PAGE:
Families of California wildfire victims slam PG&E for crimes

Pacific Gas & Electric is being vilified as a greedy, corrupt and reckless company in a court hearing featuring victims of the 2018 wildfire that killed 85 people in Northern California
A line of burned out abandoned cars sit on the road after the Camp Fire moved through the area on November 9, 2018 in Paradise, California.
Posted at 6:51 PM, Jun 17, 2020
and last updated 2020-06-17 18:51:34-04

The families of some of the 85 people killed by a horrific Northern California wildfire ignited by Pacific Gas & Electric's long-neglected equipment vilified the company Wednesday as greedy, corrupt and reckless, telling heartbreaking stories of their loss in court.

The speakers tearfully told of holiday and birthday celebrations that will never be celebrated after their loved ones perished in the November 2018 fire that nearly wiped out Paradise, California. PG&E pleaded guilty Tuesday to 84 counts of involuntary manslaughter and one count of unlawfully starting the fire in the bucolic town about 170 miles (275 kilometers) northeast of San Francisco.

As they addressed Butte County Superior Court Judge Michael Deems, the families lamented never being able to see a music-loving father joyfully dance to his favorite Rolling Stones song, going to lunch with a younger sister at a local diner or savoring the simple pleasure of being able to sit down to watch "The Golden Girls" on television.

"You had the capacity to know what you were doing would kill people," said Philip Binstock, referring to PG&E executives. His 88-year-old father, Julian Binstock, was found with his dog in the shower of his Paradise, California home.

Binstock noted that PG&E was previously found to have falsified safety and maintenance records for its natural gas lines to make more money before the 2018 wildfire. "Not only are you mass murderers, you are also thieves, liars and forgers," Binstock said.

Wednesday was the second day of an extraordinary court proceeding that will culminate in PG&E being sentenced for 85 felony counts. A report based on the grand jury indictment described repeated warnings the company had about its nearly century-old failing electrical equipment, but its executives continually chose to save money to boost profits instead.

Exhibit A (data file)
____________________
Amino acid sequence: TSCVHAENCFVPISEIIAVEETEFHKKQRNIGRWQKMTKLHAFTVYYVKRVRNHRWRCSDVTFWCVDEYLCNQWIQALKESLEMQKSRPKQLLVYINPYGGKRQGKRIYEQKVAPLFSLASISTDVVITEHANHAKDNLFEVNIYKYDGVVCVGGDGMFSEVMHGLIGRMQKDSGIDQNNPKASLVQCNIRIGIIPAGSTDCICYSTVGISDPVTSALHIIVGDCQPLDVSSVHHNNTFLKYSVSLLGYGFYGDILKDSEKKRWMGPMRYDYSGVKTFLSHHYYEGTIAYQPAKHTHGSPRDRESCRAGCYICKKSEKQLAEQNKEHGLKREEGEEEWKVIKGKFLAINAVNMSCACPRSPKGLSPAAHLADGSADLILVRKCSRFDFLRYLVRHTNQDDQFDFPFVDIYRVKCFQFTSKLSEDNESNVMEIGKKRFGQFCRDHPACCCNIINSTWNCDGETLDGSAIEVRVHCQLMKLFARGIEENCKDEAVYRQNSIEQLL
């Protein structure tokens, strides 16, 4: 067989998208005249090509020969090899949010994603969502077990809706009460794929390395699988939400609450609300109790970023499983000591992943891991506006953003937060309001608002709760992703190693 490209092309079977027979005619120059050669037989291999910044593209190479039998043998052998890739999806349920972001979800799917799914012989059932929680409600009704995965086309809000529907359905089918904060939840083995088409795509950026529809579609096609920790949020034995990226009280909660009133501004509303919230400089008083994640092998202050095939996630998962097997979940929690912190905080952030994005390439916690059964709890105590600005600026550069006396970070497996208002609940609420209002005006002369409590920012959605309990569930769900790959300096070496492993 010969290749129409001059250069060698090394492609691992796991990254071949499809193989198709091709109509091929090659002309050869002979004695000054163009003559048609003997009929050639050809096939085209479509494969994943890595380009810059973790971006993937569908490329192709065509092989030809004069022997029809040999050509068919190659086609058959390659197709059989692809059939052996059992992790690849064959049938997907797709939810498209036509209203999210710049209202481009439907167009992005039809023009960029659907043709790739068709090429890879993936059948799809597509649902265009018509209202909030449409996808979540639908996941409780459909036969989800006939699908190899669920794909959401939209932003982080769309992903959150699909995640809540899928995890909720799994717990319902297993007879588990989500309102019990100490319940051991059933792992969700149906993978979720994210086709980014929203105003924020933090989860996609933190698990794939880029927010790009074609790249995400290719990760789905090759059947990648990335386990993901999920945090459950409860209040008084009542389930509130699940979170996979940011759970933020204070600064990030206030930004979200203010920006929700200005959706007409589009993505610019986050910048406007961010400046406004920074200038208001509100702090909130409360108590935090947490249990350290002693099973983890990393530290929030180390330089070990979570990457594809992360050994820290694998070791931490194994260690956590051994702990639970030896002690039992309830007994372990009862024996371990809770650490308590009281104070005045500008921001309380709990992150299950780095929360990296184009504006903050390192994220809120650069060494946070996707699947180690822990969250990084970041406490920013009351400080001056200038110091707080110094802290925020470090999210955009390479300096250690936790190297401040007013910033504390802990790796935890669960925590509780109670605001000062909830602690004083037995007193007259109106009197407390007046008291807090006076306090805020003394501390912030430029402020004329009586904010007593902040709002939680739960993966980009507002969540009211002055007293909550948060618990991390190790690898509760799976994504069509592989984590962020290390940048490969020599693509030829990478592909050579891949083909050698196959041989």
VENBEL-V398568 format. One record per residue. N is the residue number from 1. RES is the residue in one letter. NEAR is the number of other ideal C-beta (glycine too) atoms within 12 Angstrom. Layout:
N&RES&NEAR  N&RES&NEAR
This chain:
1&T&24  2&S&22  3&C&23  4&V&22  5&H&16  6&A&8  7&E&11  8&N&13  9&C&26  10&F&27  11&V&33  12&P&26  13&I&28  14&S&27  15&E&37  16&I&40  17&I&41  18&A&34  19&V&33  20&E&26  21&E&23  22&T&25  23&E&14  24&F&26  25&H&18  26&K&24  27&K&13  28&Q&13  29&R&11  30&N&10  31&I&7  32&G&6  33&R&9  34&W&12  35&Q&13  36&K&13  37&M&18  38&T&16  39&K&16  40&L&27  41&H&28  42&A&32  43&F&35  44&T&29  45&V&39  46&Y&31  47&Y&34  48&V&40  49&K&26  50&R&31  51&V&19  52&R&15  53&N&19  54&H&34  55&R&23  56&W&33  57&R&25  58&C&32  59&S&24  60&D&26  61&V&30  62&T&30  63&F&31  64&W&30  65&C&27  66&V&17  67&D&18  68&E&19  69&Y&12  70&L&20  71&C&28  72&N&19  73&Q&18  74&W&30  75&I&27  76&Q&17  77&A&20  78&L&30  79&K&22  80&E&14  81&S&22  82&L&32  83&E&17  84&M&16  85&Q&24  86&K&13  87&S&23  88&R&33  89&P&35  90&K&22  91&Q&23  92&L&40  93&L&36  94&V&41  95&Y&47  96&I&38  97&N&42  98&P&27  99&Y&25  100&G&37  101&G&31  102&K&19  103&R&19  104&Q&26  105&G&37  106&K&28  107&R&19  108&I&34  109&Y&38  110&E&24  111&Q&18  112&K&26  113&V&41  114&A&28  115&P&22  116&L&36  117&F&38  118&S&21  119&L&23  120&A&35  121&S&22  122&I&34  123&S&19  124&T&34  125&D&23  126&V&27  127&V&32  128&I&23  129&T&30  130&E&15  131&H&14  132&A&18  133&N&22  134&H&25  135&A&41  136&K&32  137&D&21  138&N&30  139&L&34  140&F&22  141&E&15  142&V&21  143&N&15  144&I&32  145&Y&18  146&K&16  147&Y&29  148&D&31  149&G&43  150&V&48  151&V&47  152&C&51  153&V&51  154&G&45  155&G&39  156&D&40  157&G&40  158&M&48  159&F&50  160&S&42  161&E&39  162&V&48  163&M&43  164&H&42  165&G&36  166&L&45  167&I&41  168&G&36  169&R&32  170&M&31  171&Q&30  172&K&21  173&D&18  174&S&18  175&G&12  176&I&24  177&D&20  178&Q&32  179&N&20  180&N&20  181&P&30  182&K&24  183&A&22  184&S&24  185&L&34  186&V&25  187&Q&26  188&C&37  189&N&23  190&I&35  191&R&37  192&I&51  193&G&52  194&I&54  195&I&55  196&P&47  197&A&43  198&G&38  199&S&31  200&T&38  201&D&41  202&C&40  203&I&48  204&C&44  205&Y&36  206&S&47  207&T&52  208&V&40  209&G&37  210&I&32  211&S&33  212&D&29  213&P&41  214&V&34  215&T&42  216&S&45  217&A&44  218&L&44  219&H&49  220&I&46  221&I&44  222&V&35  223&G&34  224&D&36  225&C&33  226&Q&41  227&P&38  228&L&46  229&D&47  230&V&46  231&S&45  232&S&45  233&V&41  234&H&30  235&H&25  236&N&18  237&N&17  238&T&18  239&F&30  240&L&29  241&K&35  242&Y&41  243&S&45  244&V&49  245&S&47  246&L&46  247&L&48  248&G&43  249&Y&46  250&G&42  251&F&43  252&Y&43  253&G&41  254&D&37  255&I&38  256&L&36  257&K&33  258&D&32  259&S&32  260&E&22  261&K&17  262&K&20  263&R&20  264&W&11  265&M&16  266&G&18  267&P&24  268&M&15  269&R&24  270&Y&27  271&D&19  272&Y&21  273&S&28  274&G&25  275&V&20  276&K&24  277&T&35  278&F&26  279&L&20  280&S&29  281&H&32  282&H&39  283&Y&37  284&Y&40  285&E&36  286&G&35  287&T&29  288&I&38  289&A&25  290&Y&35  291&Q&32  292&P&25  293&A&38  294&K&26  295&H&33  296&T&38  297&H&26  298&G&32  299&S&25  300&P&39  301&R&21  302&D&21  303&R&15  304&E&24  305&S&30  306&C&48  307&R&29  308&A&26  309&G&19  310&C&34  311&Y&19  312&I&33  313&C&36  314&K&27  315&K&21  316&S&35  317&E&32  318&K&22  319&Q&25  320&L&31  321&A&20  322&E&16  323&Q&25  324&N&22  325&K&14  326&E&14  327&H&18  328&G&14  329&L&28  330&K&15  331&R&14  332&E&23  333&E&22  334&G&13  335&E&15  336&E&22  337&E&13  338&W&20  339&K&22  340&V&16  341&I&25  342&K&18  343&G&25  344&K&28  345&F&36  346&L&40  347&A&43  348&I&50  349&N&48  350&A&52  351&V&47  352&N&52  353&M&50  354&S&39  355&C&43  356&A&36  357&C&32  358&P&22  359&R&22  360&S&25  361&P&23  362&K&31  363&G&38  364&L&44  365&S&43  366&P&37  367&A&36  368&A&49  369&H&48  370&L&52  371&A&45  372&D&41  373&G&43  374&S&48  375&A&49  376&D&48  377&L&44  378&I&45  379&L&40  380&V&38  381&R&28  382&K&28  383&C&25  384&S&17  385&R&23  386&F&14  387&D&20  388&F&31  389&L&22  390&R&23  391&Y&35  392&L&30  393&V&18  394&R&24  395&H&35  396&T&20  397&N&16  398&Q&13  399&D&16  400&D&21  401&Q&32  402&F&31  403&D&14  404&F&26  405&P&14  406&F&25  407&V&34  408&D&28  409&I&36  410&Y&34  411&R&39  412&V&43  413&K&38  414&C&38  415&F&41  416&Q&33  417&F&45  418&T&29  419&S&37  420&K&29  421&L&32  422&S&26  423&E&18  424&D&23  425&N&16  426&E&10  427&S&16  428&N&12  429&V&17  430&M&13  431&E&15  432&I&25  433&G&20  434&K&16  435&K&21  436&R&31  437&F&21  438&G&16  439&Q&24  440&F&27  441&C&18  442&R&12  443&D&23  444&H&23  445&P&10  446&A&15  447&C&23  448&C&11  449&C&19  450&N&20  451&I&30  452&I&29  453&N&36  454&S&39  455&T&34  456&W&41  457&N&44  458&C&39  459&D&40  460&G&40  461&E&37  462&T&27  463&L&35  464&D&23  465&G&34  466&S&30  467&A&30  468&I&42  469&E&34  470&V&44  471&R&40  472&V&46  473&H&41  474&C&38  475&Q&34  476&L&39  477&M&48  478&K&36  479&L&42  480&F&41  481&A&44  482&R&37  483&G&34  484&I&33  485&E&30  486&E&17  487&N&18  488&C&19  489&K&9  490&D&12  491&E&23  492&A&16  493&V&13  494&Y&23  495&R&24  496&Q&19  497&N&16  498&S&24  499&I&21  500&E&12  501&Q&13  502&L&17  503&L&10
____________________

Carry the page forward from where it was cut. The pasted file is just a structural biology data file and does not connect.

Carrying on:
One family member who spoke ripped PG&E for not even bothering to spend about $13 to replace one aging part that played an instrumental role in starting the Camp Fire.

Other family members described the anguish of spending months awaiting for authorities to identify some bodies that were so badly burned that DNA testing was ineffective.

"I leave this courtroom, your honor, as a victim because I have been scarred for life," said Tom LeBlanc, whose 53-year-old stepdaughter, Kimber Wehr, was found in her Paradise home. She was unable to drive due to a neurological disability, and was unable to flee the fire on her own. "If they feel a just little bit of pain today from my story, then mission accomplished."

As a corporation, PG&E can't go to jail for its crimes. Instead, it will pay a maximum fine of $4 million, including $500,000 to cover the costs of Butte County's investigation. The company also will pay $13.5 billion to compensate survivors of the Camp Fire and other fires blamed on the utility in 2017 and 2018. It's part of $25.5 billion in settlements reached in its bankruptcy case, which is expected to be wrapped up within the next two weeks.

"This culture of apathy, neglect and greed has become synonymous with PG&E," said Skye Sedwick. Her 82-year-old father, John Sedwick, planned to retire in December 2018 but was trapped on the front porch of his home in Magalia, California. He regularly went to a nearby senior center to play music for his friends, she said.

"I can assure you, to many of the seniors, the music died with my father," Skye Sedwick said.

In a show of contrition, PG&E CEO Bill Johnson appeared in court to enter guilty pleas to each count Tuesday while looking at photos of each wildfire victim.

"I wish there were some way to take back what happened or take away the pain of those who've suffered. But I know there's not," said Johnson, who was not CEO at the time of the 2018 fire and will step down June 30.

Richard Salazar, who lost both his parents, Fredrick and Phyllis, said he doesn't go a day without thinking about the two people who adopted him when he was 11 and helped him get his life in order.

"They didn't need to go this way, it should not have happened," Salazar said. "I hope you guys at (PG&E) can do better. I don't know what else to say."